She was a city girl from Georgia who knew nothing about life on the farm, but while visiting northeast Nebraska in 1950, she climbed onto an orange Allis Chalmers tractor and posed for a photograph taken by her future husband, Dr. C.T. Frerichs.
It may have been the one and only time that Julia (Meadows) Frerichs ever sat on a tractor in her life.
But Dr. Frerichs, now 94, had that photo in mind a year ago when he read about an effort to retrieve and preserve an Allis Chalmers tractor in Alaska similar to the one that his father had used so long ago on his Nebraska farm.
Thanks to the retired family doctor, the tractor is now on its way to Nebraska, where it will be cleaned up by the University of Nebraska-Lincoln Tractor Restoration Club and become part of an exhibit at the Homestead National Monument of America, about 95 miles southwest of Omaha.
What makes the Alaska tractor special was that it had been used to clear land on the last homestead ever approved by the federal government, a remote site along the Stony River some 200 miles west of Anchorage.
The homestead had been staked by Ken Deardorff, who purchased the 1945 Model C tractor in 1976 and had it flown to the Stony River in three winter loads. He started the tractor with a hand crank until he could repair the electric starter.
Deardorff, 73, now lives in McGrath, having long since sold the homestead.
"The tractor was a huge help in making progress on clearing the stumps from the area," he said. "I doubt I would have made enough progress to meet the Homestead Act requirements without the mechanical advantage it provided."
"It was such a dangerous task, because the tractor has a very light and narrow front end, and it wanted to go vertical,'' he told a Nebraska reporter. "You apply power and the front end comes off the ground almost immediately.''
He was thrown off as many as 10 times, but learned to be careful and later upgraded to a small bulldozer.
A Nebraska group that supports the Homestead National Monument of America had long liked the idea of getting the tractor from the last homestead to the museum that celebrates America's homesteading history.
But there was no money for the logistics of hiring a helicopter to lift the tractor out of the trees growing up around it on the old homestead and shipping it to Nebraska by barge and truck.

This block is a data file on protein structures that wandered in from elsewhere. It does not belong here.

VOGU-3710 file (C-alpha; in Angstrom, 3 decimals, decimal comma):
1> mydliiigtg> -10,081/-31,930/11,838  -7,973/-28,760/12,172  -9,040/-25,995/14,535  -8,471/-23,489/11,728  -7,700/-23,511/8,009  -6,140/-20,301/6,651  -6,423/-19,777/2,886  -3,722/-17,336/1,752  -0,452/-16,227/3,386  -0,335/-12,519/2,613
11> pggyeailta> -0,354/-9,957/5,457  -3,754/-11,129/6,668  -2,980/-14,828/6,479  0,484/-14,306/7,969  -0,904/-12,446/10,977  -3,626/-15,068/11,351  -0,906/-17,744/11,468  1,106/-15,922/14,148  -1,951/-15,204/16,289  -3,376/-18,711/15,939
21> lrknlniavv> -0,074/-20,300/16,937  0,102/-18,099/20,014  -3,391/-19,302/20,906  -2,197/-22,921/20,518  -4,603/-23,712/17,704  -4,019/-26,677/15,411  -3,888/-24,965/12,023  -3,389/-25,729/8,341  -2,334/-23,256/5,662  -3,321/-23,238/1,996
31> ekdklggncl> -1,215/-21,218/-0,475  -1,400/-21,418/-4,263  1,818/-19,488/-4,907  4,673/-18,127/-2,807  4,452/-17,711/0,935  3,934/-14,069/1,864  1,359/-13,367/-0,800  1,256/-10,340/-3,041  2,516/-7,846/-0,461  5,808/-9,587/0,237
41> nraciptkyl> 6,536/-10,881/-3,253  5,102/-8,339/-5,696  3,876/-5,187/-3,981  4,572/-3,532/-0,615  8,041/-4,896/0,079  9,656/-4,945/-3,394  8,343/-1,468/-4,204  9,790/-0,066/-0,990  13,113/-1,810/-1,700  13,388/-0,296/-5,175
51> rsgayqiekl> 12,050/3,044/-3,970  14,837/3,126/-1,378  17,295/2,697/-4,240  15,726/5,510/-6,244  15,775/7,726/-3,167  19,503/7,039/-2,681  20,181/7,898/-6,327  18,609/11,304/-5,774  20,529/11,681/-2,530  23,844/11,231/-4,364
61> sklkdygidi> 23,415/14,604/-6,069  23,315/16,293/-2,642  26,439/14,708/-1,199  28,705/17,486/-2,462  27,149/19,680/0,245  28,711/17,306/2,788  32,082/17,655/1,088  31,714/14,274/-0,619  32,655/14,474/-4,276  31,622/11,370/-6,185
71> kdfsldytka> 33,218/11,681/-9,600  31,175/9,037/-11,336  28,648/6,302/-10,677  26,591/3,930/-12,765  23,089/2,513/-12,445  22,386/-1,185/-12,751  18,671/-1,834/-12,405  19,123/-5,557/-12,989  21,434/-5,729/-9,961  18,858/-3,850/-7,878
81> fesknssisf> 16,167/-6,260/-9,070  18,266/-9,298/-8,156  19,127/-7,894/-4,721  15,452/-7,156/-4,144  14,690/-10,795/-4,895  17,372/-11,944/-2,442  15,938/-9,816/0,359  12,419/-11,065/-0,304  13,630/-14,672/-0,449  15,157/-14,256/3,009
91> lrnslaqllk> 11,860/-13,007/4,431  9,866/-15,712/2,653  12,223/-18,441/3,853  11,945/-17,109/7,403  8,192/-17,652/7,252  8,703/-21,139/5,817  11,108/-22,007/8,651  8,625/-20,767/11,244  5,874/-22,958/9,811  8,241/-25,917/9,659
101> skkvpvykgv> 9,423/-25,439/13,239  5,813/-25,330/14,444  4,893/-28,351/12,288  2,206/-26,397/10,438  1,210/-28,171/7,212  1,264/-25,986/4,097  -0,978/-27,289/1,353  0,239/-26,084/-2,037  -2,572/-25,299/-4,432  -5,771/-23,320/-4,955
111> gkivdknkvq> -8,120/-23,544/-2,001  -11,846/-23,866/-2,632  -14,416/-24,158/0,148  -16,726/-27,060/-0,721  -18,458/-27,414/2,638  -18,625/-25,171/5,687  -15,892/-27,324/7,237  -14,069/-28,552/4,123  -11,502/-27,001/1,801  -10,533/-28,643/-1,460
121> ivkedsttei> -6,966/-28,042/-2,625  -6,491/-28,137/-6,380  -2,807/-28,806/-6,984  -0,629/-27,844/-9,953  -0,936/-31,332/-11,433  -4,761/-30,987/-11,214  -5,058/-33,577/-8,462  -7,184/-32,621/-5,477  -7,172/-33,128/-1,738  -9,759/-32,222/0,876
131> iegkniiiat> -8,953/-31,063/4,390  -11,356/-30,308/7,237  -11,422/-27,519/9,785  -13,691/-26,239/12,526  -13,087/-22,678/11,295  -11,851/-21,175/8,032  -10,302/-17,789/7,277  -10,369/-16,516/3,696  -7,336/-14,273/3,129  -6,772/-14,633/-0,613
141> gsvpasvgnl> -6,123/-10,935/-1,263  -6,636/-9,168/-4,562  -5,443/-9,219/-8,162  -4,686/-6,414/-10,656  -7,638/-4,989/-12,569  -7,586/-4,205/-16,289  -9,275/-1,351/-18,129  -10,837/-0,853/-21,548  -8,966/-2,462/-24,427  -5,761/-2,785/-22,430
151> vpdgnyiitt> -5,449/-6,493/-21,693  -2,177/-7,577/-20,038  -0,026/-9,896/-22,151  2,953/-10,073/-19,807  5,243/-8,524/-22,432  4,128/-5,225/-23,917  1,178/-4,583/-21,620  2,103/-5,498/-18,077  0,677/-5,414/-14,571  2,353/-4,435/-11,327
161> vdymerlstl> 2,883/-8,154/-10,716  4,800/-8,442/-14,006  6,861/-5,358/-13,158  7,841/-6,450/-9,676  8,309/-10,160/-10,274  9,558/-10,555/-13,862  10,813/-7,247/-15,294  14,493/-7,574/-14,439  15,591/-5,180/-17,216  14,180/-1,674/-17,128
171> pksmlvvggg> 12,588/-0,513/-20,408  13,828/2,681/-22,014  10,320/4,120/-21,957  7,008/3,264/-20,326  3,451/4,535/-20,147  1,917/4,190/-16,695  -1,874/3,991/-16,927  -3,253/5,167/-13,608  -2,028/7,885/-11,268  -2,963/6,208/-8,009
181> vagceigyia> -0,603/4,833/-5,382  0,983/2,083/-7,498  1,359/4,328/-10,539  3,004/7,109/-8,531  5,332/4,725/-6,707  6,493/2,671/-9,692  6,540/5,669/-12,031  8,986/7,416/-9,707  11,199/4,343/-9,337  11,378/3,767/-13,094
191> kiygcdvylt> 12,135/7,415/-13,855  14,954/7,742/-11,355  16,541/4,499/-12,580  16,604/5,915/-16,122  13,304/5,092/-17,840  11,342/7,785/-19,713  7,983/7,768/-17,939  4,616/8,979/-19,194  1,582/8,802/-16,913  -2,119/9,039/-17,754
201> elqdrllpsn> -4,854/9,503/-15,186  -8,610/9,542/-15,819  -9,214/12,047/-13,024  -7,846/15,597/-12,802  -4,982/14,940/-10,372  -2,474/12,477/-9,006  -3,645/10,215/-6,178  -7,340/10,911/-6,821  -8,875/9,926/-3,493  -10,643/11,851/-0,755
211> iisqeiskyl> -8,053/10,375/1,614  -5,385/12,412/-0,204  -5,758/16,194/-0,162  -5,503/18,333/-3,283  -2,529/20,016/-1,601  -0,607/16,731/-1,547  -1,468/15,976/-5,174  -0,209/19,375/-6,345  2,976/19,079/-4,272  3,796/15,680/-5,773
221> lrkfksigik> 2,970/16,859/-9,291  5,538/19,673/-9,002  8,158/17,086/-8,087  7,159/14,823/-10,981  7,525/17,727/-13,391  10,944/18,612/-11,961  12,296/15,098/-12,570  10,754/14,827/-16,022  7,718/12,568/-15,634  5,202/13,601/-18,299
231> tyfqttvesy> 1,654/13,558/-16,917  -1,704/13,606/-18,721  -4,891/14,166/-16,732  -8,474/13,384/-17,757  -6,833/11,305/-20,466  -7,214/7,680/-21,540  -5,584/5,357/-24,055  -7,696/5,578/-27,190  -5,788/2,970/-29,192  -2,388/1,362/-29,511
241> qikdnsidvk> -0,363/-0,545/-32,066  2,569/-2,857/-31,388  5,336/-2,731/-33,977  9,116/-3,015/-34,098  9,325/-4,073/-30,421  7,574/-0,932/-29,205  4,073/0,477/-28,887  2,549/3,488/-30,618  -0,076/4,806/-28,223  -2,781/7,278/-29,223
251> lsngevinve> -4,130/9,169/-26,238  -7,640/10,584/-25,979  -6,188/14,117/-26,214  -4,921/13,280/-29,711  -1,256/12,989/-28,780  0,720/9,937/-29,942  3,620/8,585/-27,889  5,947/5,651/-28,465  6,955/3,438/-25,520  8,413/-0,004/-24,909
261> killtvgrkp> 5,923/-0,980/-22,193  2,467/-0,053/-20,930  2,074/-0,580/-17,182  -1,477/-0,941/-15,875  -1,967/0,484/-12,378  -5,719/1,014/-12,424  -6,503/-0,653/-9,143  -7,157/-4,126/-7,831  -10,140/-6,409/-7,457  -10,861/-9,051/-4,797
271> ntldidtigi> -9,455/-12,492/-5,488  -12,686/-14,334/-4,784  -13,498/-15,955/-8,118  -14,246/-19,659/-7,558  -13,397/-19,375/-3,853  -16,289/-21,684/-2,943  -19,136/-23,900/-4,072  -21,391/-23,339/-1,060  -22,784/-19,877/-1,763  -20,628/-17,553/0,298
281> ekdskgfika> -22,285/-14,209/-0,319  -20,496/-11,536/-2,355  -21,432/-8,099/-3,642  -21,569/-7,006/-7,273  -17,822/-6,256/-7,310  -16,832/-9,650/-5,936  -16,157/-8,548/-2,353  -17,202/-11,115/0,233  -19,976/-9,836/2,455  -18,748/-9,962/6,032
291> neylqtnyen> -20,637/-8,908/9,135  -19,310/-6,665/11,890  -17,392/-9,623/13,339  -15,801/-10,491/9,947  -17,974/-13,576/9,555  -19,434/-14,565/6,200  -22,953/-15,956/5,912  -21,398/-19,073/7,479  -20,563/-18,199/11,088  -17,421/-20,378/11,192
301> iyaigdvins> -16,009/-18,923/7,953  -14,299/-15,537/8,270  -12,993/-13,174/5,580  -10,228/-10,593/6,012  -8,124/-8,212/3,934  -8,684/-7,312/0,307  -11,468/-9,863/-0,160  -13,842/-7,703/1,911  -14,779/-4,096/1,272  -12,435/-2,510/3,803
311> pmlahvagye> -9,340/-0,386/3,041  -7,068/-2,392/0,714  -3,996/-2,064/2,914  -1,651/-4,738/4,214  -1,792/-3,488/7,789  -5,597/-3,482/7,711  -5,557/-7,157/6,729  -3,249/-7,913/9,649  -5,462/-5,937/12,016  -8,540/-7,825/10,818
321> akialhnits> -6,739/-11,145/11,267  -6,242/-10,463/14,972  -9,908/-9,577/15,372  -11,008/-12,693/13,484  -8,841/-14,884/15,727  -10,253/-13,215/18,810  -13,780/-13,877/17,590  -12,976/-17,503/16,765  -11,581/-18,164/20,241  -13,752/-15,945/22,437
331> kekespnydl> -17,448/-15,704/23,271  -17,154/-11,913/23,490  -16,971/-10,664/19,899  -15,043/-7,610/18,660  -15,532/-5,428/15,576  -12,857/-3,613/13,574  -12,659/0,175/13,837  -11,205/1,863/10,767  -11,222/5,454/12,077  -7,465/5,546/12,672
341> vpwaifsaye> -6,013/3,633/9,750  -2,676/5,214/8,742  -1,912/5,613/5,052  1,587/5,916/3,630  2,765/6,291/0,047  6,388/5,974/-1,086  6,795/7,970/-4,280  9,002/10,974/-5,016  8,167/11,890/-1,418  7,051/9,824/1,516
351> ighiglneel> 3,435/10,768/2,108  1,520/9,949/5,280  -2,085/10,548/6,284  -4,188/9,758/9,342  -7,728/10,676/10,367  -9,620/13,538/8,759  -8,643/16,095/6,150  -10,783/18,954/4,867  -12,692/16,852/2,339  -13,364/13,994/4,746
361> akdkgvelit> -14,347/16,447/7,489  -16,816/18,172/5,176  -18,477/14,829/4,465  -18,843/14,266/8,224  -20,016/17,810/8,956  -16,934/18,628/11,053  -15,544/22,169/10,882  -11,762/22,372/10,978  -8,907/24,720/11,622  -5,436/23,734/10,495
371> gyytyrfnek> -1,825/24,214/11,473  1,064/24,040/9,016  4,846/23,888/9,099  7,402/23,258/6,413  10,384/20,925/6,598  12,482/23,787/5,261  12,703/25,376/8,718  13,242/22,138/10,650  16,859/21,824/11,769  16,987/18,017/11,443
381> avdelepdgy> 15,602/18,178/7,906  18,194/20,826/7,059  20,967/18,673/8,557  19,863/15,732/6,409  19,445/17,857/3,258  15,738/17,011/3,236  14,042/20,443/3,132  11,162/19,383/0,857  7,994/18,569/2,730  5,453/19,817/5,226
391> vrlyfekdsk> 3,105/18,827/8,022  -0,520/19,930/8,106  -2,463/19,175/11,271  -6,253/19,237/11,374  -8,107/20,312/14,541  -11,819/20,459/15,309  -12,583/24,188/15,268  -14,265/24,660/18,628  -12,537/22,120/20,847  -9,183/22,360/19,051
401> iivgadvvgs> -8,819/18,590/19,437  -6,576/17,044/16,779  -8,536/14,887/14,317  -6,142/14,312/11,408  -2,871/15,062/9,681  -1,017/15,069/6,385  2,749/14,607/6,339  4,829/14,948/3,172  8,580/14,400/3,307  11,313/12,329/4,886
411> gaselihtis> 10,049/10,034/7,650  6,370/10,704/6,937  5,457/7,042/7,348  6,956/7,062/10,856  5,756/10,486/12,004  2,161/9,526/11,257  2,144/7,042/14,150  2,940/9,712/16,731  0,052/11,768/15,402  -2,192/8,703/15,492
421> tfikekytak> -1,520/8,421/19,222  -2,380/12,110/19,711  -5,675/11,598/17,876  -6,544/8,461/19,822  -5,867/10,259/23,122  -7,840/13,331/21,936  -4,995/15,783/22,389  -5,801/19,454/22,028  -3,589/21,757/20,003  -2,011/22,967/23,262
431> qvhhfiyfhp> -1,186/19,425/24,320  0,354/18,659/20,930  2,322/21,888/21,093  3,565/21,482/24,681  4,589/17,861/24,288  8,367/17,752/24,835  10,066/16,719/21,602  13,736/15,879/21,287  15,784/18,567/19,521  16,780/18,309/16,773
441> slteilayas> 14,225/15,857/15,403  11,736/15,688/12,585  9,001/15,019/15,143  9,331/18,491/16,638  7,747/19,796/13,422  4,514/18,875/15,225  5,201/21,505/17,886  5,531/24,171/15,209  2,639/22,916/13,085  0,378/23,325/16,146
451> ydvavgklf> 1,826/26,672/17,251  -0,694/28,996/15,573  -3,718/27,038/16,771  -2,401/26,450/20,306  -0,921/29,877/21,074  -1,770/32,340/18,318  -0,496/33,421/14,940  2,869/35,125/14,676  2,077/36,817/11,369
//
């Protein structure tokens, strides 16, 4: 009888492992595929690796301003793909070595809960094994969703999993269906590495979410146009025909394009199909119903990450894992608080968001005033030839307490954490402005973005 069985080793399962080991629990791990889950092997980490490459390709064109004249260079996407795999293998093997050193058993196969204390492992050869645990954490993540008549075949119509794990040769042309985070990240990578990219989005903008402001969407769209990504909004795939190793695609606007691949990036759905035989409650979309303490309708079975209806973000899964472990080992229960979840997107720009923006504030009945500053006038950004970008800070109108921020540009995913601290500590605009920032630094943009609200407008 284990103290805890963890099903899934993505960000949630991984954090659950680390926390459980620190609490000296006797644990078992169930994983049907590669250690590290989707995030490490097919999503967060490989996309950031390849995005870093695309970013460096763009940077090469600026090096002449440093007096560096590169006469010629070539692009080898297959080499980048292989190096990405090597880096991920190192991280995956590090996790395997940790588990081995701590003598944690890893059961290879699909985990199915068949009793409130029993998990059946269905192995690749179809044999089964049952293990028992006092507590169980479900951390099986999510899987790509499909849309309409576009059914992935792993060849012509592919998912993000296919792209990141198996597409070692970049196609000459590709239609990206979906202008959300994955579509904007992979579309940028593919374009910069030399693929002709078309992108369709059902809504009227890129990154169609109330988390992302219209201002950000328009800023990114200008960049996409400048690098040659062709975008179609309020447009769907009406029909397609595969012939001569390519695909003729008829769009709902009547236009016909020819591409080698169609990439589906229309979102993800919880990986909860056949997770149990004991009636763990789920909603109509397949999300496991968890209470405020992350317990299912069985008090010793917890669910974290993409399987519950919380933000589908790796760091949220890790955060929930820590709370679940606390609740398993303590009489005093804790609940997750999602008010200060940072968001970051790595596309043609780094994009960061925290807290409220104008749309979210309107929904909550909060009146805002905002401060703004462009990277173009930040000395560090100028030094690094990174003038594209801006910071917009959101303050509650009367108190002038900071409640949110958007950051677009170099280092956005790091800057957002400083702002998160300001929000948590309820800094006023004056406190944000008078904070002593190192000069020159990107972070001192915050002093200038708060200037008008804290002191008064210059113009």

That's where Frerichs stepped in, pledging to underwrite the estimated $70,000 cost. A helicopter lifted it out of the woods in mid-June and flew it to Big Lake. It is expected to be in Nebraska within a couple of weeks.
"When I read about the tractor in Alaska, I thought it was a good project," Frerichs said. "So we did it in memory of my wife."
Julia, who had sat on an Allis Chalmers briefly in 1950, died a year ago in April and her husband wanted a fitting memorial.
Frerichs said it's not that his wife of 65 years was ever a tractor enthusiast, but she was always a big fan of the homestead monument and willing to aid good causes, such as buying the tractor and paying the freight bill.
There's also the symmetry of the Allis Chalmers tractors at the start and end of their married life and displaying a relic from the last homestead at the site of one of the first homesteads.
"When we think of the Homestead Act, we often think of the 1800s," said Diane Vicars, president of the Friends of Homestead. "This tractor represents the contemporary part of this epic American story. This tractor will be a great contrast to the single bottom plows pulled by a team of oxen or horses that can now be found at the monument."
Deardorff received a homestead patent on May 5, 1988, to 49.97 acres of land on the Stony River near Lime Village, which the Bureau of Land Management says was the last one approved. The museum includes information about his life in Alaska.
Soon it will include the tractor, which still ran when he left it there years ago. The crew that drained the oil reported that no water or debris was in the engine and that three of the four wheels could spin.
"I suspect the tires need air, but they are in good condition too. Amazing after sitting all these years in the elements," Deardorff said.
The monument would love to have the tractor on display by the time of the solar eclipse in August; that part of Nebraska is one of the best places in the country to see the lights go out. But if the work isn't finished, the display may wait until fall or early winter.
Columnist Dermot Cole can be reached at firstname.lastname@example.org.
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